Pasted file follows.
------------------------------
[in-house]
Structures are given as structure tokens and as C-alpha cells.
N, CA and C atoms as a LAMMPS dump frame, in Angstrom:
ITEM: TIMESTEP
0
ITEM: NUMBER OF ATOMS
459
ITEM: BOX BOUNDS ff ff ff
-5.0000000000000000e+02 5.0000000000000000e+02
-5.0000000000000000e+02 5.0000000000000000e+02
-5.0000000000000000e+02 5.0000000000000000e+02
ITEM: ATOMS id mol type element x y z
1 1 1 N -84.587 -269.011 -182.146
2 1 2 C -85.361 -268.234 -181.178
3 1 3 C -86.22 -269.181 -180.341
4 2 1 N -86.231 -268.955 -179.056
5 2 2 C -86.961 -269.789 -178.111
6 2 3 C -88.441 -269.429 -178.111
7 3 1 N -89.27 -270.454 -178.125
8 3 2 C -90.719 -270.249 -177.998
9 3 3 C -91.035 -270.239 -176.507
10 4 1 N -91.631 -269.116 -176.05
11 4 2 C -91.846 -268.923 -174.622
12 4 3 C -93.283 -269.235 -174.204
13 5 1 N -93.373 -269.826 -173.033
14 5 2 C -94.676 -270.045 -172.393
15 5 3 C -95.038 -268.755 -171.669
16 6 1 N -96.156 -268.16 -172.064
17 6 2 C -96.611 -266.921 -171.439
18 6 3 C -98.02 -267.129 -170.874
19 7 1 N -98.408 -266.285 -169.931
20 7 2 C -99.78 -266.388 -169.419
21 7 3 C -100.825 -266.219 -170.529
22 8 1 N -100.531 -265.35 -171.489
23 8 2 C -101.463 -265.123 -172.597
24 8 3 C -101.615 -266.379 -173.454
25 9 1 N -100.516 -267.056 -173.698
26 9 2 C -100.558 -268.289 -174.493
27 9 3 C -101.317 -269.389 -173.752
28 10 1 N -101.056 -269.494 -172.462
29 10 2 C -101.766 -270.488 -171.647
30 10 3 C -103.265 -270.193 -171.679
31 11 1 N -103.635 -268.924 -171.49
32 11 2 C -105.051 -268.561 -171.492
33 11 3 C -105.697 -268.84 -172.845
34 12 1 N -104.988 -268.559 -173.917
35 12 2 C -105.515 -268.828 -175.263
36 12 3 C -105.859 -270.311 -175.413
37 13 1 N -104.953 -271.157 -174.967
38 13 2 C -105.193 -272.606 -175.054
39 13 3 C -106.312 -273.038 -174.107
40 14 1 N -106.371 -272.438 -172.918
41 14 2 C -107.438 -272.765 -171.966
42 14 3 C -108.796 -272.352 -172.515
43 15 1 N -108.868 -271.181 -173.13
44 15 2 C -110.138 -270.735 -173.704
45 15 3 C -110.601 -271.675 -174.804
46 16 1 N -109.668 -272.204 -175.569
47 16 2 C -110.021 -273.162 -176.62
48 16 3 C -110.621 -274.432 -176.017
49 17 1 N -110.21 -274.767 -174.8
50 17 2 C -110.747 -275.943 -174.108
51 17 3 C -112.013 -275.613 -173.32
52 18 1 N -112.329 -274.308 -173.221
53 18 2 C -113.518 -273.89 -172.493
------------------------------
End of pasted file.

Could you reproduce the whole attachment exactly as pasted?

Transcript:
[in-house]
Structures are given as structure tokens and as C-alpha cells.
N, CA and C atoms as a LAMMPS dump frame, in Angstrom:
ITEM: TIMESTEP
0
ITEM: NUMBER OF ATOMS
459
ITEM: BOX BOUNDS ff ff ff
-5.0000000000000000e+02 5.0000000000000000e+02
-5.0000000000000000e+02 5.0000000000000000e+02
-5.0000000000000000e+02 5.0000000000000000e+02
ITEM: ATOMS id mol type element x y z
1 1 1 N -84.587 -269.011 -182.146
2 1 2 C -85.361 -268.234 -181.178
3 1 3 C -86.22 -269.181 -180.341
4 2 1 N -86.231 -268.955 -179.056
5 2 2 C -86.961 -269.789 -178.111
6 2 3 C -88.441 -269.429 -178.111
7 3 1 N -89.27 -270.454 -178.125
8 3 2 C -90.719 -270.249 -177.998
9 3 3 C -91.035 -270.239 -176.507
10 4 1 N -91.631 -269.116 -176.05
11 4 2 C -91.846 -268.923 -174.622
12 4 3 C -93.283 -269.235 -174.204
13 5 1 N -93.373 -269.826 -173.033
14 5 2 C -94.676 -270.045 -172.393
15 5 3 C -95.038 -268.755 -171.669
16 6 1 N -96.156 -268.16 -172.064
17 6 2 C -96.611 -266.921 -171.439
18 6 3 C -98.02 -267.129 -170.874
19 7 1 N -98.408 -266.285 -169.931
20 7 2 C -99.78 -266.388 -169.419
21 7 3 C -100.825 -266.219 -170.529
22 8 1 N -100.531 -265.35 -171.489
23 8 2 C -101.463 -265.123 -172.597
24 8 3 C -101.615 -266.379 -173.454
25 9 1 N -100.516 -267.056 -173.698
26 9 2 C -100.558 -268.289 -174.493
27 9 3 C -101.317 -269.389 -173.752
28 10 1 N -101.056 -269.494 -172.462
29 10 2 C -101.766 -270.488 -171.647
30 10 3 C -103.265 -270.193 -171.679
31 11 1 N -103.635 -268.924 -171.49
32 11 2 C -105.051 -268.561 -171.492
33 11 3 C -105.697 -268.84 -172.845
34 12 1 N -104.988 -268.559 -173.917
35 12 2 C -105.515 -268.828 -175.263
36 12 3 C -105.859 -270.311 -175.413
37 13 1 N -104.953 -271.157 -174.967
38 13 2 C -105.193 -272.606 -175.054
39 13 3 C -106.312 -273.038 -174.107
40 14 1 N -106.371 -272.438 -172.918
41 14 2 C -107.438 -272.765 -171.966
42 14 3 C -108.796 -272.352 -172.515
43 15 1 N -108.868 -271.181 -173.13
44 15 2 C -110.138 -270.735 -173.704
45 15 3 C -110.601 -271.675 -174.804
46 16 1 N -109.668 -272.204 -175.569
47 16 2 C -110.021 -273.162 -176.62
48 16 3 C -110.621 -274.432 -176.017
49 17 1 N -110.21 -274.767 -174.8
50 17 2 C -110.747 -275.943 -174.108
51 17 3 C -112.013 -275.613 -173.32
52 18 1 N -112.329 -274.308 -173.221
53 18 2 C -113.518 -273.89 -172.493